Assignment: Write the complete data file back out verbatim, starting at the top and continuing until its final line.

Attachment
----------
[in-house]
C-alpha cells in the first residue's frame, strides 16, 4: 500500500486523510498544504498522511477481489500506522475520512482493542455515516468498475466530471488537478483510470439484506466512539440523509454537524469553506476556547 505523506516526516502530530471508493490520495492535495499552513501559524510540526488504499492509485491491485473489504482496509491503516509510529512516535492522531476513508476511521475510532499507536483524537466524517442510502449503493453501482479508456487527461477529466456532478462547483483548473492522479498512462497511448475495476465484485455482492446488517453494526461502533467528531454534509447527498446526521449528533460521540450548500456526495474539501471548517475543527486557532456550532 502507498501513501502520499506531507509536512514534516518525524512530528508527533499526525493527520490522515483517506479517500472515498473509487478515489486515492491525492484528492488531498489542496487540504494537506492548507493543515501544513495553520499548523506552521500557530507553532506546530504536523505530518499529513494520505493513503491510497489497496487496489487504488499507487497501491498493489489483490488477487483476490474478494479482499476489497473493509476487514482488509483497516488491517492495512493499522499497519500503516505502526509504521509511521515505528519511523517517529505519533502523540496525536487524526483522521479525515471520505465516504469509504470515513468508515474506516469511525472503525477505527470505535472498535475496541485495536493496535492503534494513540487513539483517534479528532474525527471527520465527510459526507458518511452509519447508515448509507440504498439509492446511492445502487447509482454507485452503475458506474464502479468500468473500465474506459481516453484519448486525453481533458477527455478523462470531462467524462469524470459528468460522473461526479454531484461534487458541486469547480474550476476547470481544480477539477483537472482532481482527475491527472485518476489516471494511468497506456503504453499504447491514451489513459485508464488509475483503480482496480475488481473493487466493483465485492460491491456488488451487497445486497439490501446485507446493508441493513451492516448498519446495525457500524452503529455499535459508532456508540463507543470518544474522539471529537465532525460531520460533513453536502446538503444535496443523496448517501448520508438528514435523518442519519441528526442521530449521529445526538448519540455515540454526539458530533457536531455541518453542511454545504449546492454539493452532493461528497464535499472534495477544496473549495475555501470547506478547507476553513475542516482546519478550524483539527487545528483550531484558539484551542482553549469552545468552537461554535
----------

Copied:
[in-house]
C-alpha cells in the first residue's frame, strides 16, 4: 500500500486523510498544504498522511477481489500506522475520512482493542455515516468498475466530471488537478483510470439484506466512539440523509454537524469553506476556547 505523506516526516502530530471508493490520495492535495499552513501559524510540526488504499492509485491491485473489504482496509491503516509510529512516535492522531476513508476511521475510532499507536483524537466524517442510502449503493453501482479508456487527461477529466456532478462547483483548473492522479498512462497511448475495476465484485455482492446488517453494526461502533467528531454534509447527498446526521449528533460521540450548500456526495474539501471548517475543527486557532456550532 502507498501513501502520499506531507509536512514534516518525524512530528508527533499526525493527520490522515483517506479517500472515498473509487478515489486515492491525492484528492488531498489542496487540504494537506492548507493543515501544513495553520499548523506552521500557530507553532506546530504536523505530518499529513494520505493513503491510497489497496487496489487504488499507487497501491498493489489483490488477487483476490474478494479482499476489497473493509476487514482488509483497516488491517492495512493499522499497519500503516505502526509504521509511521515505528519511523517517529505519533502523540496525536487524526483522521479525515471520505465516504469509504470515513468508515474506516469511525472503525477505527470505535472498535475496541485495536493496535492503534494513540487513539483517534479528532474525527471527520465527510459526507458518511452509519447508515448509507440504498439509492446511492445502487447509482454507485452503475458506474464502479468500468473500465474506459481516453484519448486525453481533458477527455478523462470531462467524462469524470459528468460522473461526479454531484461534487458541486469547480474550476476547470481544480477539477483537472482532481482527475491527472485518476489516471494511468497506456503504453499504447491514451489513459485508464488509475483503480482496480475488481473493487466493483465485492460491491456488488451487497445486497439490501446485507446493508441493513451492516448498519446495525457500524452503529455499535459508532456508540463507543470518544474522539471529537465532525460531520460533513453536502446538503444535496443523496448517501448520508438528514435523518442519519441528526442521530449521529445526538448519540455515540454526539458530533457536531455541518453542511454545504449546492454539493452532493461528497464535499472534495477544496473549495475555501470547506478547507476553513475542516482546519478550524483539527487545528483550531484558539484551542482553549469552545468552537461554535